Hot answers tagged memory-leak
Xcode has an app called Instruments and you can use it to gather all sorts of CPU and memory statistics both live as the device runs and to save for analysis over time. This use of the tool doesn't require a developer account, any paid software, or a jailbroken device. You do need to set up the devices in Xcode's organizer to indicate you wish to use them ...
This inconvenience is caused by a finder prefs entry: "show in new window: all my files" this is consuming too much mem. Select a different folder and all is fine
OS X (and all modern operating systems) is designed to use all of the memory that's available, for file caches if it has no better use for it. That's not a problem, since memory used for file caches is still available for applications to use.
While valgrind can be installed, the current state isn't very usable. In a simple program I got the following result; ==16016== ==16016== HEAP SUMMARY: ==16016== in use at exit: 63,264 bytes in 364 blocks ==16016== total heap usage: 516 allocs, 152 frees, 67,154 bytes allocated ==16016== ==16016== LEAK SUMMARY: ==16016== definitely lost: 8,624 ...
I can't say much about preventing this, but there is no need to reboot. Just kill Finder, using Force Quit from the apple menu or killall Finder in a Terminal window. A new Finder will then be started in the old one's place.
The Instruments app (part of Xcode) is a very good way to look for leaks and run stress tests on the memory allocation of a running program.
It looks like uninstalling Windows via bootcamp did not merge the space reclaimed by removing the old windows partition into your Macintosh HD one. In order to do that you can use the Disk Utility. You can simply drag your Macintosh HD partition bigger and apply it. Here is a tutorial on how to resize partitions with Disk Utility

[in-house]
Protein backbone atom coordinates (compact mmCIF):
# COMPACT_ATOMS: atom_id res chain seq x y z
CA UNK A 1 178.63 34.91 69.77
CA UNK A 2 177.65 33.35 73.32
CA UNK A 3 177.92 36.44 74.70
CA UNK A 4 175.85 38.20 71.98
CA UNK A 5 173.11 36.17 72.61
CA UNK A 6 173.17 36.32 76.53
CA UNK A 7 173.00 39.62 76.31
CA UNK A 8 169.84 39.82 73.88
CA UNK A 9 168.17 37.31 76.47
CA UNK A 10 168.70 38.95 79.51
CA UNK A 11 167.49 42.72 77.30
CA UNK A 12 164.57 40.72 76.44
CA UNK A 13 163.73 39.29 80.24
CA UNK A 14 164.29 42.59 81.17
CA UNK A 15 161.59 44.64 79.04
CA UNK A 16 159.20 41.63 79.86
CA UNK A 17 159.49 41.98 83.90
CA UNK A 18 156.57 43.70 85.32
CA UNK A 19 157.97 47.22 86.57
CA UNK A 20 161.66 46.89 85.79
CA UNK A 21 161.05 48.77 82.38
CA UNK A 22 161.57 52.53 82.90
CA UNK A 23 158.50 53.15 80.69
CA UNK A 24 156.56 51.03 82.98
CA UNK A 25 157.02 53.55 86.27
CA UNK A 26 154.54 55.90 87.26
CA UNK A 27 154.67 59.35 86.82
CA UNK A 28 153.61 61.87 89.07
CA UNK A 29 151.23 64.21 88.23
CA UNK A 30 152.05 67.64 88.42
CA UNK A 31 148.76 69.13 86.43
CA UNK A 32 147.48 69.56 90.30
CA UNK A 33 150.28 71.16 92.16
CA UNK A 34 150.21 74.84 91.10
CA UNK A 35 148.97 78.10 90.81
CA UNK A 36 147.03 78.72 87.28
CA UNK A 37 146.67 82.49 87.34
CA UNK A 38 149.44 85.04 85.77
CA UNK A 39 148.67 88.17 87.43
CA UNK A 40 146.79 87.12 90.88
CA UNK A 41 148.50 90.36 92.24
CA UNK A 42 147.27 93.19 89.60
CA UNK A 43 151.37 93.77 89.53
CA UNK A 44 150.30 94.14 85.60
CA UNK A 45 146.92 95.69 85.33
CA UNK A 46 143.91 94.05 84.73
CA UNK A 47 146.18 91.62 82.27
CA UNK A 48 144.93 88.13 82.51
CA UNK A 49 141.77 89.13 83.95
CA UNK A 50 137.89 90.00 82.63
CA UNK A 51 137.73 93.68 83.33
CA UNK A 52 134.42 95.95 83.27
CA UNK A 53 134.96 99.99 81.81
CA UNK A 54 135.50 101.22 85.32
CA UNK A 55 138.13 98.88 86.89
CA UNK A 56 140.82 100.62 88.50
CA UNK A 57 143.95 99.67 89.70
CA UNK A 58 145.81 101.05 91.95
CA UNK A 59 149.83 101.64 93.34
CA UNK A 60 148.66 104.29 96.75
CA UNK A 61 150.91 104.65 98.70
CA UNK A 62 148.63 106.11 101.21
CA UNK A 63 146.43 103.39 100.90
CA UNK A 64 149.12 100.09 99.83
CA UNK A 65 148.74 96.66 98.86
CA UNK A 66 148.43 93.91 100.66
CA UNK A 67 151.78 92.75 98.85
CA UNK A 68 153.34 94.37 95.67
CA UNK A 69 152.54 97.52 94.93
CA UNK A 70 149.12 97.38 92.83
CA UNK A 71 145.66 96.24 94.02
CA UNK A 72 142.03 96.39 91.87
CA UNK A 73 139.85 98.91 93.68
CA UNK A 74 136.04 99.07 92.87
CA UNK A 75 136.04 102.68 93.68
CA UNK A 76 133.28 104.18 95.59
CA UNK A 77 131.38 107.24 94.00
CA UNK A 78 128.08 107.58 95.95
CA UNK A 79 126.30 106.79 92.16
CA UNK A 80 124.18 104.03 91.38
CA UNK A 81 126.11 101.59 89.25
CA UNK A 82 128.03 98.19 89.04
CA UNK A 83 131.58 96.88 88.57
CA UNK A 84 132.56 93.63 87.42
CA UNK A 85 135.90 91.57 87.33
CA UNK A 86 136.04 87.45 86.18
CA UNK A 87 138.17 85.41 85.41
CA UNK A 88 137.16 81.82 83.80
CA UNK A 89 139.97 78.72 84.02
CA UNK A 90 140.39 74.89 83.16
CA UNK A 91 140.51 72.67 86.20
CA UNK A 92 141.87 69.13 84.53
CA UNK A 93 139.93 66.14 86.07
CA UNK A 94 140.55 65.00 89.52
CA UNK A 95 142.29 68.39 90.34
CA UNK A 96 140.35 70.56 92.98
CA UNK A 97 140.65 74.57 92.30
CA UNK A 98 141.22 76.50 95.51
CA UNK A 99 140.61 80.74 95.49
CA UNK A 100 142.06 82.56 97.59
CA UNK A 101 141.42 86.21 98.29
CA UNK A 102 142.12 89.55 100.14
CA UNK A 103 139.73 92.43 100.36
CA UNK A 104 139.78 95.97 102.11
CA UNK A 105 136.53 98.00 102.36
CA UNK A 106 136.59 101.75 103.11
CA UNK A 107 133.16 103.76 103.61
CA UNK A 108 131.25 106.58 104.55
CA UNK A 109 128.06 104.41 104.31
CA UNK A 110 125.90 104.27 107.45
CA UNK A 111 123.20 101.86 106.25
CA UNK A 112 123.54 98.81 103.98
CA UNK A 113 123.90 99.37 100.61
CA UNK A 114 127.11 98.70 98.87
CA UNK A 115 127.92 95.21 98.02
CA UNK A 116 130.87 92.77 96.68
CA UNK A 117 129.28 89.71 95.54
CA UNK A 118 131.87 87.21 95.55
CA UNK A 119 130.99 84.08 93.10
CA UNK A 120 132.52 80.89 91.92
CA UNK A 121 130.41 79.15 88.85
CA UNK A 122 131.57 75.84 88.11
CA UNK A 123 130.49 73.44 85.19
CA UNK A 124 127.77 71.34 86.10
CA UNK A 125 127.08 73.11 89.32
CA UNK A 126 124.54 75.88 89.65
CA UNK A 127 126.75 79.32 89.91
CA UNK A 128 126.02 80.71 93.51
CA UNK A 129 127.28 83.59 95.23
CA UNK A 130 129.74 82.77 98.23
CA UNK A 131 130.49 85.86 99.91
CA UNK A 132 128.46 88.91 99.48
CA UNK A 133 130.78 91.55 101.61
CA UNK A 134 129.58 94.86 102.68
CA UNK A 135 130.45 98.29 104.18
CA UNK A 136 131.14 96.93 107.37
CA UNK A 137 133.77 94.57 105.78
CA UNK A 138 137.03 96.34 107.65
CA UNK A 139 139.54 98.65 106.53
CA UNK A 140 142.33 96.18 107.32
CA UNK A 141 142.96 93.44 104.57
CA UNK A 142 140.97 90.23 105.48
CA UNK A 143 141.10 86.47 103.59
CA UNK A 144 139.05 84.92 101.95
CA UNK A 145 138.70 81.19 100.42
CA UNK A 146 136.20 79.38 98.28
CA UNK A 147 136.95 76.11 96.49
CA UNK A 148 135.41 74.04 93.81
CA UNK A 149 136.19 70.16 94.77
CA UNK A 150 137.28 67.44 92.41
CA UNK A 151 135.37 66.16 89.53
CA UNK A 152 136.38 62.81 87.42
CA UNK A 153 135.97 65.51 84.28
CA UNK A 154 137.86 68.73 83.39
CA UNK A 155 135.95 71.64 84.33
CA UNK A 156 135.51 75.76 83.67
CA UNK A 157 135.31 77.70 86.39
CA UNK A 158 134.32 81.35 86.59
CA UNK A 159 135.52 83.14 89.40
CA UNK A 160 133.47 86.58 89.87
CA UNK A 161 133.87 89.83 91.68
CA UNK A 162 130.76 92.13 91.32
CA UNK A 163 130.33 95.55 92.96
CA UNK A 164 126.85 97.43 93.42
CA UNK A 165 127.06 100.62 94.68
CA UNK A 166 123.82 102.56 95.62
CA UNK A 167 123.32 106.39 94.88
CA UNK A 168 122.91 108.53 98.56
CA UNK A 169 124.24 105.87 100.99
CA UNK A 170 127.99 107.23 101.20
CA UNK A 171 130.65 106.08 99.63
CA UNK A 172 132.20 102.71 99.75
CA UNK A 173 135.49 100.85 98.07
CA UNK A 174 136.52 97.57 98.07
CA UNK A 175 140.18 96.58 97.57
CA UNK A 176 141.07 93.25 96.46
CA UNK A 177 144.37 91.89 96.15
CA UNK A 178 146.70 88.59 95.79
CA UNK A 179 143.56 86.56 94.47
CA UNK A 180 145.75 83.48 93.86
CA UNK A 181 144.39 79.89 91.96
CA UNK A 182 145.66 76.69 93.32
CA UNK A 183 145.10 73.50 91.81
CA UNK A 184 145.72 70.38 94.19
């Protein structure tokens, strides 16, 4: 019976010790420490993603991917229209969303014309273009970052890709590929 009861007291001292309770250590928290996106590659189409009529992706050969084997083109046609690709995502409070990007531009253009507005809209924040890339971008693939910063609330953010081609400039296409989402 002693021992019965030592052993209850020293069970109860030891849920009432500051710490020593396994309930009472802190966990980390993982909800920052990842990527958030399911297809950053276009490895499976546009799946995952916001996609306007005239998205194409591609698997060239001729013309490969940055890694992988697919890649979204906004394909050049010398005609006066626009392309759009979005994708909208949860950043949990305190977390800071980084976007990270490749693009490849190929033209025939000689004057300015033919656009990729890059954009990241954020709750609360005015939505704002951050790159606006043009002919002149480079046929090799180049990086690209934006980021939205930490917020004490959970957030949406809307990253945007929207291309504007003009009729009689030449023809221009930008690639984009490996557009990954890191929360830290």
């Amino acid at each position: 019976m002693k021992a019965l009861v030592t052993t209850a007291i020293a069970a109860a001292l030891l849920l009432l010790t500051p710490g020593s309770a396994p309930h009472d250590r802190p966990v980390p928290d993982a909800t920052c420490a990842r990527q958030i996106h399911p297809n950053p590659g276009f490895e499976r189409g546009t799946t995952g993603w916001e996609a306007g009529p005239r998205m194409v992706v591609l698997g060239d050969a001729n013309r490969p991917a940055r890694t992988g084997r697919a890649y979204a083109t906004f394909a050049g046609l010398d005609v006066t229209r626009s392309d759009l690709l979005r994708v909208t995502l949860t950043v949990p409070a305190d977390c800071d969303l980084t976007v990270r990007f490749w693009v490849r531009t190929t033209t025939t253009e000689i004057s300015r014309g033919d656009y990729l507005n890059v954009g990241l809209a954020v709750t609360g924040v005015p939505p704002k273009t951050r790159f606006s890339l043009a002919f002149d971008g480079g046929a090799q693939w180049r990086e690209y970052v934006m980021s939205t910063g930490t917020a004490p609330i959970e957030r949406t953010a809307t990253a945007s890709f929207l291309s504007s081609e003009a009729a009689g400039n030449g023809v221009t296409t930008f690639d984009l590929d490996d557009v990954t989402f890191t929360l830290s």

To answer your question, yes, applications and processes continue to start up and if you have not manually closed them or restarted the computer, you will be "losing" RAM. You can turn the inactive memory into free memory with this command in Terminal: sudo purge You can also run Activity Monitor to diagnose what apps are running and sort the list by most ...
I would file a ticket with Apple. It needs to be addressed, and Apple is very good about following up. http://www.apple.com/feedback/macosx.html
Here's what I would do to actually try and fix the problem. We will completely reset iMessage. First up, log out of all accounts from Messages and Facetime, and then close them down. Create two folders on your Desktop: Messages, and Preferences. With Finder as the active application, hit shift ⌘ cmd G and enter in ~/Library/Messages/. Drag the contents of ...
Activity Monitor has columns that are not displayed unless you ask for them. Try "View -> Columns -> Real Memory". If you show All Processes, you may be able to find the process(es) that are tying up memory. You can click on a column to sort the results. My current machine has process 0, kernel_task, at 1.55 GB. Firefox has 1.04 GB. Surprised me. ...
I don’t really know the right answer, but I have a guess. You mention that you use safari on Windows, but you don’t mention the window’s version. In any case, the extreme load your computer had (in terms of RAM/HDD) might have caused a corruption in the Safari’s config and/or cache. Your computer, in an effort (desperate!) to save its information and write ...
Assuming you can be bothered, if you install MacPorts you will be able to install a functioning Valgrind (3.8.1 as for today) on your system. Unfortunately MacPorts will require you to install the whole XCode, not just the CL tools, so YMMV.
Only top voted, non community-wiki answers of a minimum length are eligible